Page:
Picture Purr-fect

August 2019 View more

Domino, a mixed breed

By Annemarie Mannion

It may take some gentle urging—a treat, a brightly colored toy or blowing some bubbles, but the cats, rats, dogs, ferrets, lizards, parrots, and other animals that regularly visit NixPack Pet Photography in Oswego (nixpackpetphotography.com) are soon ready for their close-ups.

The studio is owned by Naperville resident Claudia Nix, a seventh grade special education teacher at Jefferson Junior High School in Naperville, who is also a part-time pet photographer.

Nix is mostly self-taught, and used to take pictures of weddings, parties, and people, but found she was always drawn to animals.

“Everywhere I went, if someone was walking their dog … I’d always take a picture of their animal,” she says.

Eventually, doing weddings and other standard photography gigs became too much of a rat race. 

“I decided to stop spreading myself so thin,” she says. “I wanted to focus on what I love—animals.” 

It’s not easy to get an animal to pose for the perfect shot, says Nix, who often asks clients to bring a special toy or other item that their pet loves. 

“You can’t just say to a dog or cat, ‘Hey, look over here and tilt your head,’” she says. “I like the challenge.” 

Nix uses a single-lens reflex camera that enables her to control the shutter speed, lens, aperture, and other photography settings. 

“You’re controlling it manually so you’re doing things exactly as you want,” she says. 

Even with that control, it’s no easy task to get the best shot. 

“It takes patience to capture that split second—that perfect moment,” Nix says. 

Nix takes photos in her studio or in other settings, like a park or backyard. A session usually lasts about an hour. The cost for a Wet Nose session for up to two animals is $125. Clients pay an additional cost if they want prints or a larger, canvas wall hanging.

The first part of a session is set aside for letting the animals roam and get used to her 500-square-foot studio.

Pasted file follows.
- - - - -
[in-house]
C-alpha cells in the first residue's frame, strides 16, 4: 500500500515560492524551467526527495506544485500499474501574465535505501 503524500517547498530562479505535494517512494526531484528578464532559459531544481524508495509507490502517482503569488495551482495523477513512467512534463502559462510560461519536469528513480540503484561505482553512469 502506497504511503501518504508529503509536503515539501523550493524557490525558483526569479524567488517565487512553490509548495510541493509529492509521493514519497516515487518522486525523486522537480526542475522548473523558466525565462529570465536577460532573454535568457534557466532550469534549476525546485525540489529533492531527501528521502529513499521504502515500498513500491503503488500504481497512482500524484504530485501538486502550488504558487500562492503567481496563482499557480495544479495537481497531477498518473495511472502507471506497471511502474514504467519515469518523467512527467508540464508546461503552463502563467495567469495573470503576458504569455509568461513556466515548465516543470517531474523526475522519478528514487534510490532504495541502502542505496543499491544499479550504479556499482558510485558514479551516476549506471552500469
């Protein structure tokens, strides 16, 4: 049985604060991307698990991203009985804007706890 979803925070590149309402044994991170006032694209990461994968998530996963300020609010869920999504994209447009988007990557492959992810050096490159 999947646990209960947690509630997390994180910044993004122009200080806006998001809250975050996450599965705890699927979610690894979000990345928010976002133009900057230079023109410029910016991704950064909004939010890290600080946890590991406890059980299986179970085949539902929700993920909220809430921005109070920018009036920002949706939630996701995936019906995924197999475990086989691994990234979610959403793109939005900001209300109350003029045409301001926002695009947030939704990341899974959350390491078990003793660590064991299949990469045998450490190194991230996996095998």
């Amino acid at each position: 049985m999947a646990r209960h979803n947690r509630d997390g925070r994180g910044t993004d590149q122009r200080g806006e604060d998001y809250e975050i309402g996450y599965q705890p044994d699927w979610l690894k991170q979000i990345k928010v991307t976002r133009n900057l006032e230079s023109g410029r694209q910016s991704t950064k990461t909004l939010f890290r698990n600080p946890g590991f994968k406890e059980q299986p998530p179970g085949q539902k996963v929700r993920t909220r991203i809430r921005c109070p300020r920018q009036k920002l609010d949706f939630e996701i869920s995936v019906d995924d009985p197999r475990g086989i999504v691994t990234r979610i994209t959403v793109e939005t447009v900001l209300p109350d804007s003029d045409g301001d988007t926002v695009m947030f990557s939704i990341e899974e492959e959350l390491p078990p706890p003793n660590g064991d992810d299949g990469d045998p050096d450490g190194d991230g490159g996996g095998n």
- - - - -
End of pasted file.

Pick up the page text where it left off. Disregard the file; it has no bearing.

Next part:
“I only let one animal in at a time because it’s kind of intense for them,” she says of her studio. “There are so many different smells.” 

Nix keeps the cost of the sessions fairly low because she doesn’t have an assistant; she relies on the owners to help wrangle their pets. 

“If the dog jumps off the table they’re going to have to go and get him,” she says about clients. “I always tell the owners that they’re going to get a pretty good workout.”

For cats and dogs, getting a good picture may be about catching a winsome or adorable expression, but for snakes, lizards, and birds—or the tarantula that Nix once snapped—it’s all about capturing their beauty. 

“You’re trying to get the lighting really nice to bring out all the details, like the hair on the body of a tarantula or cockatoo spreading its wings and headdress,” she says. 

Some people bring clothes for their pets to wear, says Nix, who has taken photos of a bulldog in a tutu and a rat in a cheerleading outfit. Costumes are not necessary for each photography shoot, however. 

“I prefer to concentrate on the pet,” Nix says. 

Nix also offers an Evermore session for a $75 fee, which is for terminally ill animals. Melissa and Jehoshuah Knapp of Morton Grove wanted to have a photograph of their dog, Domino, who passed away in January at the age of 15. He was a mixed-breed dog with a white coat, big black spots, bright brown eyes, pointed ears, and a curly tail. 

“Our Domino was a strong, proud pup, and very handsome,” says Melissa. “The pictures we got were very representative of this.” 

The couple also were in some of the pictures with him. 

Nicholas, a domestic shorthair

“Our photos together with him were wonderful and showed the special bond we had with him,” Melissa says. 

She adds that Nix was really easy to work with. 

“We worked in a forest preserve and backtracked quite a bit to spots that she felt were the best for the time of day to capture my little pup,” Melissa says. 

The Knapps purchased 15 photos. Some are in their wallets and three are hung in their home. 

“They are wonderful reminders of the memories we had with Domino,” Melissa says. 

As challenging as her job is, Nix says it’s rewarding. 

“You can’t take a bad pic of an animal,” she says. “Even if a cat closes its eyes, it is still cute.” 

Photos by Nixpack Pet Photography